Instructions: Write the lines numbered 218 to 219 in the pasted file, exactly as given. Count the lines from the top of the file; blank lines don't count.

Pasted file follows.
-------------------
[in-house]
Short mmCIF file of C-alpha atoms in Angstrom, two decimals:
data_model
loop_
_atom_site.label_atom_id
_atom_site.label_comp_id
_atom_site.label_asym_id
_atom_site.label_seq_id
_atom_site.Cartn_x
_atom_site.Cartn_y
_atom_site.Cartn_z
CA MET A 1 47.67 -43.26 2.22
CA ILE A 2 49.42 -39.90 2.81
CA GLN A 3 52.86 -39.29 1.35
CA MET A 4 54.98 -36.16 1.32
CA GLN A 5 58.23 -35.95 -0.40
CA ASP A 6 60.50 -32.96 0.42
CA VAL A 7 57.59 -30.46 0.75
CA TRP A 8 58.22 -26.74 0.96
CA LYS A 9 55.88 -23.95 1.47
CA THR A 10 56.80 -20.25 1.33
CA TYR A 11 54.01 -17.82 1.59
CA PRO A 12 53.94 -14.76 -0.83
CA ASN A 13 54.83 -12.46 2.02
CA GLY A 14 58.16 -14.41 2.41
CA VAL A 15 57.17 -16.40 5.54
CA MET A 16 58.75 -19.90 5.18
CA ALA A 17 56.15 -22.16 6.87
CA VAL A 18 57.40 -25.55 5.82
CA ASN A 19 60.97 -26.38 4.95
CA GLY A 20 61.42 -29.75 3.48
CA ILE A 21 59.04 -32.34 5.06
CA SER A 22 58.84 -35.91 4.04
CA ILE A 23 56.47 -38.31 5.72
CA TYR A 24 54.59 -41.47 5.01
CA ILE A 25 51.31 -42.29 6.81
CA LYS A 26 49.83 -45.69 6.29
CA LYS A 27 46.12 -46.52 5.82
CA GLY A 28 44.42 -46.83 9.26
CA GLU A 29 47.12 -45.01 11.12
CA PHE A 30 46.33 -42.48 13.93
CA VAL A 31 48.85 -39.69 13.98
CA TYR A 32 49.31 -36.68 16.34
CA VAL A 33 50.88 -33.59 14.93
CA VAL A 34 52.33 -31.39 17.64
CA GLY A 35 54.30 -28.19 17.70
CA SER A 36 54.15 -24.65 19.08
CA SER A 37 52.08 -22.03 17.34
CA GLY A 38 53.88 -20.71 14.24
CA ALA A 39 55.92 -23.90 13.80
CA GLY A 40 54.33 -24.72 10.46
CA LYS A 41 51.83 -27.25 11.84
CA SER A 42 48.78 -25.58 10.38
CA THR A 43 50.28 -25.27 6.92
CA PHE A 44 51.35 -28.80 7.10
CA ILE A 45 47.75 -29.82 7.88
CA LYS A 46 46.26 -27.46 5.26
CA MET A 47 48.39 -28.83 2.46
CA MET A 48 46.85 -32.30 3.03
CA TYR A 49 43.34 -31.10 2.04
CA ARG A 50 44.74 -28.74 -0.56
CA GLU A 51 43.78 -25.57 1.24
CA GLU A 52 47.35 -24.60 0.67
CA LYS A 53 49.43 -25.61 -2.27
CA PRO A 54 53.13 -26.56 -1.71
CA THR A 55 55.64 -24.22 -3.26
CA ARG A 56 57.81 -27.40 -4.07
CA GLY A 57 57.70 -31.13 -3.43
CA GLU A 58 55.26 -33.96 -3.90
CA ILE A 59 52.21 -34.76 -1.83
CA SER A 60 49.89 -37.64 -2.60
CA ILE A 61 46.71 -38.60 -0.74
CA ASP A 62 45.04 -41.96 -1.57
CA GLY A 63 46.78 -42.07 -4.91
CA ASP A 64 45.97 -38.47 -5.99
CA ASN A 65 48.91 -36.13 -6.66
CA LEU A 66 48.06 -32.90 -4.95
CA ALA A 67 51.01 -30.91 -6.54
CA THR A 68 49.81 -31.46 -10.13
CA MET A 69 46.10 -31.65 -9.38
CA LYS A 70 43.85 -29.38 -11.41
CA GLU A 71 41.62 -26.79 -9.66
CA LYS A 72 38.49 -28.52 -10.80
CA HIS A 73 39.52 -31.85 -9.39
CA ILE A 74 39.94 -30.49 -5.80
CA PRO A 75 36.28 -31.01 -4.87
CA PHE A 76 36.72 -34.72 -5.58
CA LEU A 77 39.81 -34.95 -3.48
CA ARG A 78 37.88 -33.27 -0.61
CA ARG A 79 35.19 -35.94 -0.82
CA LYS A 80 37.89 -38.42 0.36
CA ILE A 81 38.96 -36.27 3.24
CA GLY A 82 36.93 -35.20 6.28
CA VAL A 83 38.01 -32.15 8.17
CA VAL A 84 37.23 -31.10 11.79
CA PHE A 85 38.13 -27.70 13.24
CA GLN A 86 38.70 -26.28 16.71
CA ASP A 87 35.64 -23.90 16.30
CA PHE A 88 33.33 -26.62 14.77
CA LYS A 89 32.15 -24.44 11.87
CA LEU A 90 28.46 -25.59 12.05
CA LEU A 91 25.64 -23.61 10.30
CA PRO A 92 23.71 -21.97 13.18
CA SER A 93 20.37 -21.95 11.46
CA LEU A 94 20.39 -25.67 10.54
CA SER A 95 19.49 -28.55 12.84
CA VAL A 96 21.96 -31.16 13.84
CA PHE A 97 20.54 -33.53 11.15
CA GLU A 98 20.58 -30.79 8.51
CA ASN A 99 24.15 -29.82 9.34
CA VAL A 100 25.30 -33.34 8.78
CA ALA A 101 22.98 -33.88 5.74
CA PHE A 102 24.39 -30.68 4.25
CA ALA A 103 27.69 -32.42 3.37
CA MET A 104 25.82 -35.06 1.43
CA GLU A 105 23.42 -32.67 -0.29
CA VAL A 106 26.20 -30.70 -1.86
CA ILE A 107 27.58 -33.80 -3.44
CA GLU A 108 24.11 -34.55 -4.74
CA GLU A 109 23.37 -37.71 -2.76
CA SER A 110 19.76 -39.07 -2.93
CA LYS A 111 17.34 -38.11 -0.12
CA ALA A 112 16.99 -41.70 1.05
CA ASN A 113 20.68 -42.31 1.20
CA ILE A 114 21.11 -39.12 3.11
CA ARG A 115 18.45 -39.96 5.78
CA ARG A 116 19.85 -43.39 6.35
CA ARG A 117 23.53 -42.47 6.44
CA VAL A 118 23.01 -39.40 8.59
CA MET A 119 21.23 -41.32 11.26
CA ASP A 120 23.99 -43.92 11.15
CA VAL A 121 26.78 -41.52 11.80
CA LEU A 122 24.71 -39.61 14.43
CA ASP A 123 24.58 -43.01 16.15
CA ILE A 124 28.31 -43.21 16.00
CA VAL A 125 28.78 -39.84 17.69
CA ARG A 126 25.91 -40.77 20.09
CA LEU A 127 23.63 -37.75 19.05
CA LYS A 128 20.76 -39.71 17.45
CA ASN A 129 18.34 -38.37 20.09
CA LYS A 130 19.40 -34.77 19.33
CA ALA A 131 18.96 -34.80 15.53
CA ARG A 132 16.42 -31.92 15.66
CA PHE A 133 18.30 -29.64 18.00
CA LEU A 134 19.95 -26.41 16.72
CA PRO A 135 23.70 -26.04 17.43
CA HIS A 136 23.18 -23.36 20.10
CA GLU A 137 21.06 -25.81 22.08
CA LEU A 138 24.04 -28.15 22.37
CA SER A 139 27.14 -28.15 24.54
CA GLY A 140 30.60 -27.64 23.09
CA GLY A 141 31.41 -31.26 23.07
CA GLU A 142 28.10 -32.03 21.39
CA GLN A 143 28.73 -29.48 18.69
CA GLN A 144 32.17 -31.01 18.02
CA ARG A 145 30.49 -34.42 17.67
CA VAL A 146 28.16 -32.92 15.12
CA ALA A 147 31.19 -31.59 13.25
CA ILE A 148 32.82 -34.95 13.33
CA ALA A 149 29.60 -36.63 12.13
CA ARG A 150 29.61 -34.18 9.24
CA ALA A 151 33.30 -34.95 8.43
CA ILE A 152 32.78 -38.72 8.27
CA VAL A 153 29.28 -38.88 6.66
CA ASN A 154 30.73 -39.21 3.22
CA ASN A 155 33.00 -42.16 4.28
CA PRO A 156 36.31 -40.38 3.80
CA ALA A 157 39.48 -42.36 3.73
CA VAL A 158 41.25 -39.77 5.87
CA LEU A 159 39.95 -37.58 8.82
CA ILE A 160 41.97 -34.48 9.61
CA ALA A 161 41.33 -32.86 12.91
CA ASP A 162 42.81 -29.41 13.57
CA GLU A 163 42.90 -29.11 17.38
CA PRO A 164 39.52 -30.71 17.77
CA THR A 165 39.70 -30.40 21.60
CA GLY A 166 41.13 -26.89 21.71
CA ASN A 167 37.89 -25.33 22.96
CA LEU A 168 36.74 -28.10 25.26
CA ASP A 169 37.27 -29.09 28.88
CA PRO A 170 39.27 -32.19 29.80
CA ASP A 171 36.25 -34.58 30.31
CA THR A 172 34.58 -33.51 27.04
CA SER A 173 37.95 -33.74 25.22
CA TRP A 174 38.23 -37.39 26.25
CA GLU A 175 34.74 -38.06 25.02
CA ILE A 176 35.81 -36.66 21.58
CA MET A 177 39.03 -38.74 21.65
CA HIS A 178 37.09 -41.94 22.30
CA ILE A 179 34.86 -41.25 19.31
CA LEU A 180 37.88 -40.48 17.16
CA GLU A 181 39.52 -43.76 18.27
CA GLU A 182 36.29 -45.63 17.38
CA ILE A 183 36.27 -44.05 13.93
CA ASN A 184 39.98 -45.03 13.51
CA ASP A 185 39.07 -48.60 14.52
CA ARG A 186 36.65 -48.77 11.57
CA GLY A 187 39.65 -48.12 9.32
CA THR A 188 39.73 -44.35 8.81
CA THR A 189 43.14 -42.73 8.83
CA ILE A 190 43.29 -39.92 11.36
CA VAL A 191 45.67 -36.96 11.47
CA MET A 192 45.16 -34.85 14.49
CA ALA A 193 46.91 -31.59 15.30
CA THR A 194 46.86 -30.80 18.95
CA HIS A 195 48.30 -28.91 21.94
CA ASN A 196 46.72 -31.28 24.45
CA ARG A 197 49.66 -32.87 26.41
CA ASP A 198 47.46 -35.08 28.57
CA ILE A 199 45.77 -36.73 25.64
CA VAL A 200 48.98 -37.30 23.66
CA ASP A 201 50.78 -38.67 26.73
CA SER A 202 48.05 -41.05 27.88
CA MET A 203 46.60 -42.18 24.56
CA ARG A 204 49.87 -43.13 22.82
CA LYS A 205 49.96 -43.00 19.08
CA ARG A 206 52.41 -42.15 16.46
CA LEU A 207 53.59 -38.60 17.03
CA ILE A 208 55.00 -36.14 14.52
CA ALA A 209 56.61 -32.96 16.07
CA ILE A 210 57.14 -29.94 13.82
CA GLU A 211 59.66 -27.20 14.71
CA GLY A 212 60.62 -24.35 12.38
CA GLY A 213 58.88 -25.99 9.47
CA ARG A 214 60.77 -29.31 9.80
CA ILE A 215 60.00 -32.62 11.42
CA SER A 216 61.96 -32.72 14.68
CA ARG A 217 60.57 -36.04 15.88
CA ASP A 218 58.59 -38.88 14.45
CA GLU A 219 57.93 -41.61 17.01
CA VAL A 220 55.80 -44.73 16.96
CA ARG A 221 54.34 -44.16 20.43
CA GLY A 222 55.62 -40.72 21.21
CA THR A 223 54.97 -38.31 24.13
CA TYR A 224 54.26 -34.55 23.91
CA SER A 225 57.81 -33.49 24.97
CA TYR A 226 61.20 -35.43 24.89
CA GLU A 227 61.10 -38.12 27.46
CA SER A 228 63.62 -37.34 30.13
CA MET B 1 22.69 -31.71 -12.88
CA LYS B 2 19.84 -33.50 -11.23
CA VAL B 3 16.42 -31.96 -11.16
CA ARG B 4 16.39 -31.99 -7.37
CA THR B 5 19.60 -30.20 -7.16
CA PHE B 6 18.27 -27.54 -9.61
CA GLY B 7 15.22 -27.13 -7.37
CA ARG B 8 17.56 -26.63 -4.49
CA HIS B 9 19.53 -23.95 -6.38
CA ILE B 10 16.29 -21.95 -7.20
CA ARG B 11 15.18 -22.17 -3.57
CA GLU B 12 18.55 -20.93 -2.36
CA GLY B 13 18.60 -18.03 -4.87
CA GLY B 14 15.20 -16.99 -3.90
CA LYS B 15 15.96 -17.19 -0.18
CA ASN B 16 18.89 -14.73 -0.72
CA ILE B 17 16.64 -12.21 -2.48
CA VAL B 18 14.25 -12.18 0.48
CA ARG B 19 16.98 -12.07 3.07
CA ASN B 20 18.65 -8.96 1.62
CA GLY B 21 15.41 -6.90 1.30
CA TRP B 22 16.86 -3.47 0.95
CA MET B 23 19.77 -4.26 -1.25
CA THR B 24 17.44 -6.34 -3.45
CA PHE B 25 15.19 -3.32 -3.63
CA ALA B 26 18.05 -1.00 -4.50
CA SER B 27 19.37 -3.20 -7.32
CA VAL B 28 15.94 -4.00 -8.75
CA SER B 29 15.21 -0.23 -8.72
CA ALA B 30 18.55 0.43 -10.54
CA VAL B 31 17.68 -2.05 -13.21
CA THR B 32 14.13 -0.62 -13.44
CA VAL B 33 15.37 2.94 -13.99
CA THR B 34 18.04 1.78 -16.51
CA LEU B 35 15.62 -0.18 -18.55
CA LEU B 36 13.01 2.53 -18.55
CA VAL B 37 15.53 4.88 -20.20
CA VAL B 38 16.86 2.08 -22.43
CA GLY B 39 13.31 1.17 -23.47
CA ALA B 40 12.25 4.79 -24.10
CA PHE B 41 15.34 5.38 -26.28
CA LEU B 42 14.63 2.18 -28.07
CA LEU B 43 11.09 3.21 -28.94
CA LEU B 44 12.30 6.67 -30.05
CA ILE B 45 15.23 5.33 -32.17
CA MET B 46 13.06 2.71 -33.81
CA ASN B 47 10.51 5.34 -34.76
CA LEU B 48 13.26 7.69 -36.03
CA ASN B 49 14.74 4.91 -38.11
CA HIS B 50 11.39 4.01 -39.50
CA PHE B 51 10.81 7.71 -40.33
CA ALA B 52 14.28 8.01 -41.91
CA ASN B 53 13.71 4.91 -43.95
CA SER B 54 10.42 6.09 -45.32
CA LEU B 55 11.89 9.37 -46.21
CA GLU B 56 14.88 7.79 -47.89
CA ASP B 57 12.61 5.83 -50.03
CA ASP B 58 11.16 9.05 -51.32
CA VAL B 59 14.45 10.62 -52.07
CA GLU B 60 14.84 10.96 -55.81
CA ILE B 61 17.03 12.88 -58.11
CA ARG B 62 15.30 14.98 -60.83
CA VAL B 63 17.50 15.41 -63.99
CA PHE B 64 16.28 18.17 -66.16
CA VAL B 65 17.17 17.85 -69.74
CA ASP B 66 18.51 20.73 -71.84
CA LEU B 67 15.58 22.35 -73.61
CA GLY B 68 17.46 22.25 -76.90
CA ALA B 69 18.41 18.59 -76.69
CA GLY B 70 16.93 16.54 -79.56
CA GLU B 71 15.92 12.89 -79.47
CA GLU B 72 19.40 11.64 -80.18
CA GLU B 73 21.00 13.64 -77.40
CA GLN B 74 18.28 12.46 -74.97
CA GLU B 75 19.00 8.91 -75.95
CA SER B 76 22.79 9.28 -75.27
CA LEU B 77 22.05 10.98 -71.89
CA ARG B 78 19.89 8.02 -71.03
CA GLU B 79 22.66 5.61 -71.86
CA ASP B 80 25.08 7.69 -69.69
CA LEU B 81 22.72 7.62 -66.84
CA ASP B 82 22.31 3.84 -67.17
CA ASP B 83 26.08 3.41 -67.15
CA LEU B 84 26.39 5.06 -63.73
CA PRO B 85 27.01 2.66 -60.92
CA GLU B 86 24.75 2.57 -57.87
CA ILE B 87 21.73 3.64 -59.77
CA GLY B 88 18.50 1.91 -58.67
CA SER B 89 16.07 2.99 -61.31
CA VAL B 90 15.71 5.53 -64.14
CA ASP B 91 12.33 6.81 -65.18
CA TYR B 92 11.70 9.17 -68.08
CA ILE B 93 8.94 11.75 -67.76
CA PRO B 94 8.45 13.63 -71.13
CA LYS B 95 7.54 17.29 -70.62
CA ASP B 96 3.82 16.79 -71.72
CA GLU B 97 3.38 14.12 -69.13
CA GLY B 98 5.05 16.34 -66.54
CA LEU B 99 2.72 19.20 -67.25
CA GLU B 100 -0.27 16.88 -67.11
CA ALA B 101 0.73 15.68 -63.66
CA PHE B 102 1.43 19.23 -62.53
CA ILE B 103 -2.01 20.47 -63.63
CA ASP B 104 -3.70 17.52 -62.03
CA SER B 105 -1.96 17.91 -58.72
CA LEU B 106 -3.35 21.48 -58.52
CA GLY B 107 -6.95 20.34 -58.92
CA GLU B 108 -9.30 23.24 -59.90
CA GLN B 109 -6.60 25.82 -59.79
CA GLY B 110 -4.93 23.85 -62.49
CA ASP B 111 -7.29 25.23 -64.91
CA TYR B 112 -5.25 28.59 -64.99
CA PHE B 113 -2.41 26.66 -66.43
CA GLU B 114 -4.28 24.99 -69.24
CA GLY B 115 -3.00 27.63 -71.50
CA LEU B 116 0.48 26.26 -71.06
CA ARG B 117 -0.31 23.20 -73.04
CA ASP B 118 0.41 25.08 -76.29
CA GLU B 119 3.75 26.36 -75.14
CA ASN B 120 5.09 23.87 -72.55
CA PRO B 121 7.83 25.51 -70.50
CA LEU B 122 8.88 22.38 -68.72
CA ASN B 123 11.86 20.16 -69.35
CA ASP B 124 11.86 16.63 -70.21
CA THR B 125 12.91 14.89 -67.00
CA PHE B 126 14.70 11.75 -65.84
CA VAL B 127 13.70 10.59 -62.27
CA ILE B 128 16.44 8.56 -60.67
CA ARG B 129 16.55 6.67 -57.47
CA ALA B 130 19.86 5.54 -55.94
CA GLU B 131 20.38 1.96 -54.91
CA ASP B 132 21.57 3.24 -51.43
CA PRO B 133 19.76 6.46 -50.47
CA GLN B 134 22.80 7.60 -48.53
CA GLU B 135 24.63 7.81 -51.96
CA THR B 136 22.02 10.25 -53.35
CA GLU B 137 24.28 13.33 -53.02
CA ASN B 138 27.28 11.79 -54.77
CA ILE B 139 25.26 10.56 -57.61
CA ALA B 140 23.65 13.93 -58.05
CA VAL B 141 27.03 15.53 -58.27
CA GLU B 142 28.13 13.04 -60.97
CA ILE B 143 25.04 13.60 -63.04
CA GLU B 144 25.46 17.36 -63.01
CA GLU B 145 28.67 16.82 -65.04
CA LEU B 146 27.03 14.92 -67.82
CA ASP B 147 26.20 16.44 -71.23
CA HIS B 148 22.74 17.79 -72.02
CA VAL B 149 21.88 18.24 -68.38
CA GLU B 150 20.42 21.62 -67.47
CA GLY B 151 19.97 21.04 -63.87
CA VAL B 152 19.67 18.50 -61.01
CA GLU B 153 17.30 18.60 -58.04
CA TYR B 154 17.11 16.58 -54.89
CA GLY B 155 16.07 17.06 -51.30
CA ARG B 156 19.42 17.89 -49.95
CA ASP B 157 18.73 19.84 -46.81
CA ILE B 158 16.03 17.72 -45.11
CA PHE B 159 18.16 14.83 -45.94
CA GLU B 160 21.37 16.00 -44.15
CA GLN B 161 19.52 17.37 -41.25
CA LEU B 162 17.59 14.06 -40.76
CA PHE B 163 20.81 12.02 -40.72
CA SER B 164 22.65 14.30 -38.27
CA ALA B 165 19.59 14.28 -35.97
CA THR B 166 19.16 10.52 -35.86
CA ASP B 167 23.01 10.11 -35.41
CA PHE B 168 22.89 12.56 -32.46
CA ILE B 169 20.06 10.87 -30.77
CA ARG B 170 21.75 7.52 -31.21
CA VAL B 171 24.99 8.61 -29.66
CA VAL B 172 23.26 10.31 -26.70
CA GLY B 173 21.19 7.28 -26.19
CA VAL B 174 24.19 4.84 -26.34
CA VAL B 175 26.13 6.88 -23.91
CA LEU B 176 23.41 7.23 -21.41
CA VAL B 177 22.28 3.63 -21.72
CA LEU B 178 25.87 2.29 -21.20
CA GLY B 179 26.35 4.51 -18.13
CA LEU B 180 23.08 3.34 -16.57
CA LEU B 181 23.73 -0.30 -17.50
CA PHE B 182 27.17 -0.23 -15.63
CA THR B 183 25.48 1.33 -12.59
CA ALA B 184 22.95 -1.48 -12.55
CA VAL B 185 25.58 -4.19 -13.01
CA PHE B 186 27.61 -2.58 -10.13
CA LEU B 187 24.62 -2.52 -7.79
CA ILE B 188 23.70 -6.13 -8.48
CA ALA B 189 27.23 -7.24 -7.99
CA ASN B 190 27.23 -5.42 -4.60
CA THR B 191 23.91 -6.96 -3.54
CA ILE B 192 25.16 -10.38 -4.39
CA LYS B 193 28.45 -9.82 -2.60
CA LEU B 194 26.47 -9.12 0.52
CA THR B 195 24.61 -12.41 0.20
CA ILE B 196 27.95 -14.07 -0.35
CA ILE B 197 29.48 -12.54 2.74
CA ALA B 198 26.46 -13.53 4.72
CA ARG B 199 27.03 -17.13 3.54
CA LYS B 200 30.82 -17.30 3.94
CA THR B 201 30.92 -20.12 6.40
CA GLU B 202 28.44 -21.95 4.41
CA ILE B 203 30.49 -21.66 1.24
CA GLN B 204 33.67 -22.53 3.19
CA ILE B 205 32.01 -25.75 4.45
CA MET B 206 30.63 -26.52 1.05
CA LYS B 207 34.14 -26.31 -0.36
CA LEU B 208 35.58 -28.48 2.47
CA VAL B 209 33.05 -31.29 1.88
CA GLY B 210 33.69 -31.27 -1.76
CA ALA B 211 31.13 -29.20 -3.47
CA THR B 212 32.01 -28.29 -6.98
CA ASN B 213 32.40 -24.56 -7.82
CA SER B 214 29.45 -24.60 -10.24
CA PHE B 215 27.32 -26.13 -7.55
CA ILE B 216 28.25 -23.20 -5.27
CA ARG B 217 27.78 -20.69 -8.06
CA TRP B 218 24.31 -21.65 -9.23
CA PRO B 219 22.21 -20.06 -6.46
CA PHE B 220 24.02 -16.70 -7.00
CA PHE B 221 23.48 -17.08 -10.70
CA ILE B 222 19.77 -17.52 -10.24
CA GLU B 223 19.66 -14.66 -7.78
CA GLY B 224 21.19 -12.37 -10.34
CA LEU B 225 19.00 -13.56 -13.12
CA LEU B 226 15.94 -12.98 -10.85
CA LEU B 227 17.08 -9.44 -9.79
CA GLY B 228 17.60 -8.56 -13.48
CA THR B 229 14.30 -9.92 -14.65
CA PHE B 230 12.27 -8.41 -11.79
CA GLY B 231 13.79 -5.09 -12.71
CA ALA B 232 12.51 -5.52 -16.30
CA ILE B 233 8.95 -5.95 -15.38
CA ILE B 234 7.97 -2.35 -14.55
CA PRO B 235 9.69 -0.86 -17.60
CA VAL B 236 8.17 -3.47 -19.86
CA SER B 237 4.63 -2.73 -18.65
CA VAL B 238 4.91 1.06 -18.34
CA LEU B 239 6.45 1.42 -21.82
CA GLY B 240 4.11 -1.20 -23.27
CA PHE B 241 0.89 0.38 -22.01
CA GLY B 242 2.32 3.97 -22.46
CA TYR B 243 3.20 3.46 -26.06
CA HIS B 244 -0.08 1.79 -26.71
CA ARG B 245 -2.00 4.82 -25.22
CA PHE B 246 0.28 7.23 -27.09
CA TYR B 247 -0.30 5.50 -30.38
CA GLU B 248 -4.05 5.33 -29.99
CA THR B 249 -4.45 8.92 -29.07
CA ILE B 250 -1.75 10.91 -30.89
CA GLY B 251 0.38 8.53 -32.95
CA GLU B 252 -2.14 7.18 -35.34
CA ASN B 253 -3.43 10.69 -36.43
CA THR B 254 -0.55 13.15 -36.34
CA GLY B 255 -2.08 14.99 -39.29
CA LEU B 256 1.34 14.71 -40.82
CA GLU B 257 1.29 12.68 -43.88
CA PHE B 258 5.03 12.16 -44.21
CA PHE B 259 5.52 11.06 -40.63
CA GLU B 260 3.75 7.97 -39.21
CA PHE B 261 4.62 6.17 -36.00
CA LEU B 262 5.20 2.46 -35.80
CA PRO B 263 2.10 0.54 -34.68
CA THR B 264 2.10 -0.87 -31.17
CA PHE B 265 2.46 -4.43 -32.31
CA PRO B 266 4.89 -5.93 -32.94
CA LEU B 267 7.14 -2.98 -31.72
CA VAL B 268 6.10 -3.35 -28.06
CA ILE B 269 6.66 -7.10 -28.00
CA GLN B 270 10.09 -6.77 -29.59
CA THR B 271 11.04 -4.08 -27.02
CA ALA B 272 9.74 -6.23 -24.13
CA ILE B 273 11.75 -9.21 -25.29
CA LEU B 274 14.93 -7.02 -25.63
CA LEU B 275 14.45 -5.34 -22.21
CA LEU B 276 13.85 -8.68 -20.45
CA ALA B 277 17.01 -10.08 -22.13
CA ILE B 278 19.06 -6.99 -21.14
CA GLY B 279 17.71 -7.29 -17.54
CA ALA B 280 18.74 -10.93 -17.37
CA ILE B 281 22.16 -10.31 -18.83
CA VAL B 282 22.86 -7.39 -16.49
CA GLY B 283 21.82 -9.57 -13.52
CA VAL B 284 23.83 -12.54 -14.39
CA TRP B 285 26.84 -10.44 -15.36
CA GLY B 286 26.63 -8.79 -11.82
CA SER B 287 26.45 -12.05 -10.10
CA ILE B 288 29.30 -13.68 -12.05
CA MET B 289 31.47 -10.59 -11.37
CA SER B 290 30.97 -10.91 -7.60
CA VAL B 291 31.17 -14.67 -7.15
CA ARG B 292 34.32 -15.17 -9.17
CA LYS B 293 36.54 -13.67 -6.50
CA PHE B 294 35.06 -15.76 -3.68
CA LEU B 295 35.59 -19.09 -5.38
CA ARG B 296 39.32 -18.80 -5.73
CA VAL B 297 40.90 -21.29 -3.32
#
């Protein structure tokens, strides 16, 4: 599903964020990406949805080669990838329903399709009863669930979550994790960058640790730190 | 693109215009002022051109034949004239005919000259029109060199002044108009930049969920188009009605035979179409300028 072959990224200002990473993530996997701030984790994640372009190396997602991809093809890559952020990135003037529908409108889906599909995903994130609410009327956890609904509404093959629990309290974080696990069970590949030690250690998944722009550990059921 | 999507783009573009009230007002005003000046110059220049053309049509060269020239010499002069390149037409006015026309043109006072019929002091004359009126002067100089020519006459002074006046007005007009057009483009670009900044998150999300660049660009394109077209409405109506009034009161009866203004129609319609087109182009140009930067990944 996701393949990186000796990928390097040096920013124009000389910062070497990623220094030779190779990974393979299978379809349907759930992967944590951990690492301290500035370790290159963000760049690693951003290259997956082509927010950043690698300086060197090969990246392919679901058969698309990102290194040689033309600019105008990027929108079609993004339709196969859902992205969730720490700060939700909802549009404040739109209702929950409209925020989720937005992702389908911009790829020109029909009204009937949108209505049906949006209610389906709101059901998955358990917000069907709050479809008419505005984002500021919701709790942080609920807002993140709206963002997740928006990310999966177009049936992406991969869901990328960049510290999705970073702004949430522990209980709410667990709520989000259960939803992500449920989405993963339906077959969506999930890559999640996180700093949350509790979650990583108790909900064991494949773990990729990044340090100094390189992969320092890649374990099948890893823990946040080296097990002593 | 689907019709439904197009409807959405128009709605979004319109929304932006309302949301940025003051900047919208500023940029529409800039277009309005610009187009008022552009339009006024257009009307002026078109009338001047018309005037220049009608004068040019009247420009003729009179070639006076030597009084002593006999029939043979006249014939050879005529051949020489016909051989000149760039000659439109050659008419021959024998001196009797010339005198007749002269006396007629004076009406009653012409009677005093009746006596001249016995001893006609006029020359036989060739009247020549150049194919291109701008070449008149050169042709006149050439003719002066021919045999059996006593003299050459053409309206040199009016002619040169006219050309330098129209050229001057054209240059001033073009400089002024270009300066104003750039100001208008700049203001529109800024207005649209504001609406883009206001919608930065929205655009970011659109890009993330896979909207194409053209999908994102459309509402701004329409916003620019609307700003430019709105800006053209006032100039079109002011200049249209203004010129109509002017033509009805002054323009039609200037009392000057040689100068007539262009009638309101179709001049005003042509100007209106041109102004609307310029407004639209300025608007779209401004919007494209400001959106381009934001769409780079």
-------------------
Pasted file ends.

CA LEU A 207 53.59 -38.60 17.03
CA ILE A 208 55.00 -36.14 14.52